We were warned.
At the urging of Range DFLers hungry for jobs, and Republicans eager to widen the gulf between the rich and poor, earlier this month Governor Dayton signed into law a measure to make the permit process in Minnesota move at "the speed of commerce."
The pristine Minnesota River Valley will be the first of the state's wilderness areas to suffer the consequences of the rush to nonjudgement. Indeed, the Brown County metropolis's Irish community has moved at the speed of a quick slip jig to test the new limits of the law.
The New Ulm Journal reports in St. Patrick’s Day to have heart healthy theme:
The annual Sauerkraut Burying Contest will begin at 3:15 and will continue until all of the kraut in town is gone, so resident are asked to search their cupboards and bring what they can to Irish Park.
"This event was so popular last year that we will also be burying Lutefisk," said Kearney. "We are hoping no one lets the MPCA know about this because we could get in trouble for polluting the soil and groundwater."
However, the Irish believe the improvement in air quality will more than make up for the soil and water pollution.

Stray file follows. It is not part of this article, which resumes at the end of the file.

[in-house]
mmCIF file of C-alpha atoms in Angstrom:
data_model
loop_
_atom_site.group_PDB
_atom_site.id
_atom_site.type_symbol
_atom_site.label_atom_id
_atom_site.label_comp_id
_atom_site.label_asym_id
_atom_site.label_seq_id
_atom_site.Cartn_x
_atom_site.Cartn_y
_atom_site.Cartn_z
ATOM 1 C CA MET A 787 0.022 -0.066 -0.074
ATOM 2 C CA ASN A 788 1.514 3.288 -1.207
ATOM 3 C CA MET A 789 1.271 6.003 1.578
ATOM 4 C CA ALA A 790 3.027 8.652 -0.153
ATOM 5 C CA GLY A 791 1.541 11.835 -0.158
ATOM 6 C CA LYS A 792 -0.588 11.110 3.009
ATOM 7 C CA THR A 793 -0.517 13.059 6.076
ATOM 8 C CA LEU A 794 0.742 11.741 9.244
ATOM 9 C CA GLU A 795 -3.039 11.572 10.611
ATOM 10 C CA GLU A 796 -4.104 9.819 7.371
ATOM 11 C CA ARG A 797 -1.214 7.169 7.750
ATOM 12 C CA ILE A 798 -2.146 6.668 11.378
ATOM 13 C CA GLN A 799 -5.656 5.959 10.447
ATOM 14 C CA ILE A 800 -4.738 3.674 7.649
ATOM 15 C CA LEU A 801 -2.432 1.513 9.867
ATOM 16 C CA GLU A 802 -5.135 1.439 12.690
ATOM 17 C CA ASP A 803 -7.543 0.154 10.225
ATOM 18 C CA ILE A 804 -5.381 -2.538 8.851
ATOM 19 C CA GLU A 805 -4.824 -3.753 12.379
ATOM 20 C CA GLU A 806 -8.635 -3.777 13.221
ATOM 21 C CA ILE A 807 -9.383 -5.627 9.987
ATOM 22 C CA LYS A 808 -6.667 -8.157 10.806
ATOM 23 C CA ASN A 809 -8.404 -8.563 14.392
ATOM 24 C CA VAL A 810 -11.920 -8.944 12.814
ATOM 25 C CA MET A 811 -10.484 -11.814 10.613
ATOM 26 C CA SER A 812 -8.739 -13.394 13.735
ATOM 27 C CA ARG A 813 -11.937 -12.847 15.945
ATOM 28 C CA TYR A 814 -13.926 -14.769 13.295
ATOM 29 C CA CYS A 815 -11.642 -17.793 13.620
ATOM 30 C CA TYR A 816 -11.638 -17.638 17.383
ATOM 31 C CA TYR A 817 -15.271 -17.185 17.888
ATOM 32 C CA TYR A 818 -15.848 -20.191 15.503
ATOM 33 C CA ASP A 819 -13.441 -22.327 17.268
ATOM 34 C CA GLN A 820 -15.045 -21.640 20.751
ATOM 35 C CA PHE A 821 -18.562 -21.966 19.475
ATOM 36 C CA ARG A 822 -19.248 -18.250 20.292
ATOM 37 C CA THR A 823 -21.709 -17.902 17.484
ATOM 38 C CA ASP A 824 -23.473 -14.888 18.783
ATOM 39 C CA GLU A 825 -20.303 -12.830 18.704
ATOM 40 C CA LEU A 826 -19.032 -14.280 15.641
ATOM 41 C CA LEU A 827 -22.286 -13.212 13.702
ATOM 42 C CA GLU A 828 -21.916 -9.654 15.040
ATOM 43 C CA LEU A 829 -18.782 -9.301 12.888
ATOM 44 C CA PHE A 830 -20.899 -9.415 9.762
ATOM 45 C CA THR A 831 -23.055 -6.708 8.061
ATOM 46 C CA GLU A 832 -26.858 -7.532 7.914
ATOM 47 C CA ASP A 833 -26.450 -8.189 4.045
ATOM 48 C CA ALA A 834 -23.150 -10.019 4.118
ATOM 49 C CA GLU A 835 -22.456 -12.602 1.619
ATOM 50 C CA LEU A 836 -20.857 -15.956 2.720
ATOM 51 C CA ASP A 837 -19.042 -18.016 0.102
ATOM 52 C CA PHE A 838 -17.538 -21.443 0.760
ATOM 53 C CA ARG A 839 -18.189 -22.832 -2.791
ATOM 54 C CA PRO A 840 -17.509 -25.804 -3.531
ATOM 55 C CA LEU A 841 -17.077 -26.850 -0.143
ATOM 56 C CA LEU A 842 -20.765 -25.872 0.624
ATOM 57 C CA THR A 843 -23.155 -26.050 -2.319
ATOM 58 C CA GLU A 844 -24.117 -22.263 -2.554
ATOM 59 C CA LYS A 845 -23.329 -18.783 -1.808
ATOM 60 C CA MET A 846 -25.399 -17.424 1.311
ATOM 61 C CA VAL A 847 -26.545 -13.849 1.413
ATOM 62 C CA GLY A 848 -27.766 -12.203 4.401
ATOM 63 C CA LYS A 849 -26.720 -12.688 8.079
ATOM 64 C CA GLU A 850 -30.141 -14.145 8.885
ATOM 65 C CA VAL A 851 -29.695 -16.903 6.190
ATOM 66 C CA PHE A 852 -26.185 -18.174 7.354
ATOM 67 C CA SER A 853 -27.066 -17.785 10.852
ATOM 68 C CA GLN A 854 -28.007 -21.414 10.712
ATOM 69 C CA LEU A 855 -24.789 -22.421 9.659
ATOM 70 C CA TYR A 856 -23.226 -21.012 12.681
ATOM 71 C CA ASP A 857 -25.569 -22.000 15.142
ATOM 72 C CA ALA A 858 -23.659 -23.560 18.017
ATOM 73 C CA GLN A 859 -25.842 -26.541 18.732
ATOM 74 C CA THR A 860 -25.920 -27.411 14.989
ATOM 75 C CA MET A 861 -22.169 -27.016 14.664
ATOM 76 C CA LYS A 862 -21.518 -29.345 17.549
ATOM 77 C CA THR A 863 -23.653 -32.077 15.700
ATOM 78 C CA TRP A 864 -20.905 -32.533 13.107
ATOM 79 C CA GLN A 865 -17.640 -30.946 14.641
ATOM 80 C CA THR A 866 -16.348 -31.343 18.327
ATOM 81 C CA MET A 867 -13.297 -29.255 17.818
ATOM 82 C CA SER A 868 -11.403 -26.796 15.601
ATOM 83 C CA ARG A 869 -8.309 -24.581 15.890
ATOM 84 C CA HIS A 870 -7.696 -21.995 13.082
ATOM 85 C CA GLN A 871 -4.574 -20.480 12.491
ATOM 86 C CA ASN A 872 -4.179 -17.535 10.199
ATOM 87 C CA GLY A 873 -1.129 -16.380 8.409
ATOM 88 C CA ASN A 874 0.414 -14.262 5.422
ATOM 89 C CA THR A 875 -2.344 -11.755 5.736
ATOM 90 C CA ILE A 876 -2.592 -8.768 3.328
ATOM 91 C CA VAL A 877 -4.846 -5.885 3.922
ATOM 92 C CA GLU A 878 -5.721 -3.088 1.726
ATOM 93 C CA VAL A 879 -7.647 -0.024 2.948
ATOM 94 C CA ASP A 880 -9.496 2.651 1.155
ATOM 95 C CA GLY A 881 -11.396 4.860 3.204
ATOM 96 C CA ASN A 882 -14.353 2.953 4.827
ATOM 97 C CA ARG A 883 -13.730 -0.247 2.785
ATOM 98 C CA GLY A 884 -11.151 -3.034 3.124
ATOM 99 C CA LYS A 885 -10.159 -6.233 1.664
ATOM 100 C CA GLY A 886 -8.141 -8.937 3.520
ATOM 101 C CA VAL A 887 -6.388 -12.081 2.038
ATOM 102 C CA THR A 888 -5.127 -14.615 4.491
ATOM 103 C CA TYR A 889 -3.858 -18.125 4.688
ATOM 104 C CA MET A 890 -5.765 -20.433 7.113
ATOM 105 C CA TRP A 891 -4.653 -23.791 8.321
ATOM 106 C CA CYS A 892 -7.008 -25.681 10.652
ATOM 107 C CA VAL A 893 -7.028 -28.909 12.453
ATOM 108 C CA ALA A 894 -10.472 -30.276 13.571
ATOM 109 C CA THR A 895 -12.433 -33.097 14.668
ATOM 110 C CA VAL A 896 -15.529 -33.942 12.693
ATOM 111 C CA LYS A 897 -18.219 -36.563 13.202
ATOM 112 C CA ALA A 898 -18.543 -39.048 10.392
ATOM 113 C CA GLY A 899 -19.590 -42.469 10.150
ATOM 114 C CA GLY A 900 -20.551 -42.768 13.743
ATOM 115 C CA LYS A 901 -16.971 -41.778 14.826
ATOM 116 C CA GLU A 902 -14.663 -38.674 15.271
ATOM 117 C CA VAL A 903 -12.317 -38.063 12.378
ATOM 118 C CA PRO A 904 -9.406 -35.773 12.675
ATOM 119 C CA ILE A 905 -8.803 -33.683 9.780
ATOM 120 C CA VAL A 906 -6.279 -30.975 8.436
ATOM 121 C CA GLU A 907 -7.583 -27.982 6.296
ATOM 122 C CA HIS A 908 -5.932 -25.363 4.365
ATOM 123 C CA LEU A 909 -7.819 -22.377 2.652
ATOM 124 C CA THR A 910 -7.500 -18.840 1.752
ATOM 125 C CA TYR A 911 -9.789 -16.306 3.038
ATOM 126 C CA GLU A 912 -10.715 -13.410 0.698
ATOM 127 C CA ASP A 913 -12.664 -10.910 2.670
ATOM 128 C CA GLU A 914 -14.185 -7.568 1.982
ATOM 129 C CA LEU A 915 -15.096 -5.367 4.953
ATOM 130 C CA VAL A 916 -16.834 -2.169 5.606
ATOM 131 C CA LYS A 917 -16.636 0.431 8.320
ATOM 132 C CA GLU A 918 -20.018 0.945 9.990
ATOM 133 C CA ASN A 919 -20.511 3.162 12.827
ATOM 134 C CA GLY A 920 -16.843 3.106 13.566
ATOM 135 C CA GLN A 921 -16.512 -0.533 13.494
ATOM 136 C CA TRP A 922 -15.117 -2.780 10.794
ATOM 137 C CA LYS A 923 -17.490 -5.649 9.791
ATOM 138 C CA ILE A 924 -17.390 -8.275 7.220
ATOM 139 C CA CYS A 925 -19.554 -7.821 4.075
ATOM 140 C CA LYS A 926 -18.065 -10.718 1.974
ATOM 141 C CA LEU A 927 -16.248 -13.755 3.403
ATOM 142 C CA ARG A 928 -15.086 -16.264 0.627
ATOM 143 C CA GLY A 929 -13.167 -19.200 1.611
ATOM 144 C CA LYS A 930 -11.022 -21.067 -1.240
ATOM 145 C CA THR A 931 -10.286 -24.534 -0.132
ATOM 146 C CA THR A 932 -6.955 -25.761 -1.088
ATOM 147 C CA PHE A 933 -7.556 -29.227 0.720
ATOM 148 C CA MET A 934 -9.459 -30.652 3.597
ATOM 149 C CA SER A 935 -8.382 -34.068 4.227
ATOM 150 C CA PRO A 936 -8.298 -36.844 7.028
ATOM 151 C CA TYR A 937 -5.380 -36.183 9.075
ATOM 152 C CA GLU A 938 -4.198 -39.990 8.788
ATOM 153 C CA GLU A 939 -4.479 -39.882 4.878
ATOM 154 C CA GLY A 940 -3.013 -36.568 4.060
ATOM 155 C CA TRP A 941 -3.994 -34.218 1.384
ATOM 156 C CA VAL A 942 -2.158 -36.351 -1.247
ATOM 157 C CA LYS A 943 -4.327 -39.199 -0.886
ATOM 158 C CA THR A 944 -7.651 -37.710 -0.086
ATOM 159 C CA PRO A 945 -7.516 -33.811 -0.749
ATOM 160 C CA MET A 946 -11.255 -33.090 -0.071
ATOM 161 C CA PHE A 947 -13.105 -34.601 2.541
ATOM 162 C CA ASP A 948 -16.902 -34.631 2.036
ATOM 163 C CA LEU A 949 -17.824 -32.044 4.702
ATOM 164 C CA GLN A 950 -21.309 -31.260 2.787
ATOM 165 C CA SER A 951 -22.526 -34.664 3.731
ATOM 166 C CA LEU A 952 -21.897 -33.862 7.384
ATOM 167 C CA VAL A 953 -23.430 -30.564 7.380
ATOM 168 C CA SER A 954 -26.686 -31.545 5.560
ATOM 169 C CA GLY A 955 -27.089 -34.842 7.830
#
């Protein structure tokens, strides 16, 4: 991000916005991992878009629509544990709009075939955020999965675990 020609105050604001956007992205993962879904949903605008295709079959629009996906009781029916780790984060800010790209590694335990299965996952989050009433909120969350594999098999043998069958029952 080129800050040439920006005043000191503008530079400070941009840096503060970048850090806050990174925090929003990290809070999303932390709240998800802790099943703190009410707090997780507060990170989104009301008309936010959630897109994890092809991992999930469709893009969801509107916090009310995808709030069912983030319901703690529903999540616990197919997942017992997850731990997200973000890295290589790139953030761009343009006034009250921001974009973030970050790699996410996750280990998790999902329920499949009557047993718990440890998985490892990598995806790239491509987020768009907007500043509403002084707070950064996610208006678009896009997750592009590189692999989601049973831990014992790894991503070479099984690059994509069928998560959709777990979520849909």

Given the predictions of widespread, record flooding for the New Ulm area, and the city's dearth of resources for flood mitigation, the improper disposal of sauerkraut and lutefisk could trigger widespread degradation of the Minnesota and Mississippi Rivers if that stuff oozes into the river.
Bluestem Prairie's sources in the area recommend a full investigation by citizen journalists.
"I don't know what those folks are thinking," local wind energy expert Millie Seppmann said.
Local Tea Party activists are outraged by another item in the New Ulm Journal's reporting:
City Attorney Hugh Nierengarten called in and said he had heard the state was going to put a tax on brains to help settle its budget problems. Nierengarten asked if he could qualify for a refund.
A rally to protest the proposed tax on brains is in the works. No word if Representative Glenn Gruenhagen plans to seek a temporary restraining order to halt the "Kiss Me, I'm Irish" kissing contest:
Other causes for concern include potential violations of the state's brewing laws:
The St. Patrick's Monument steering committee has been working with the Schell's Brewery to develop a green beer called Blarney Beer. The committee hoped to have it in the liquor stores by the first of this year to raise money for the St. Patrick Monument, but Schell's has been so busy due to the popularity of its Grain Belt and Nordeast beer that it hasn't had time to make Blarney Beer. The committee was told that if it bought Schell's beer this year it would definitely turn green within eight or nine months and be ready for sale in 2012.
Read the rest of the atrocities in the New Ulm Journnal.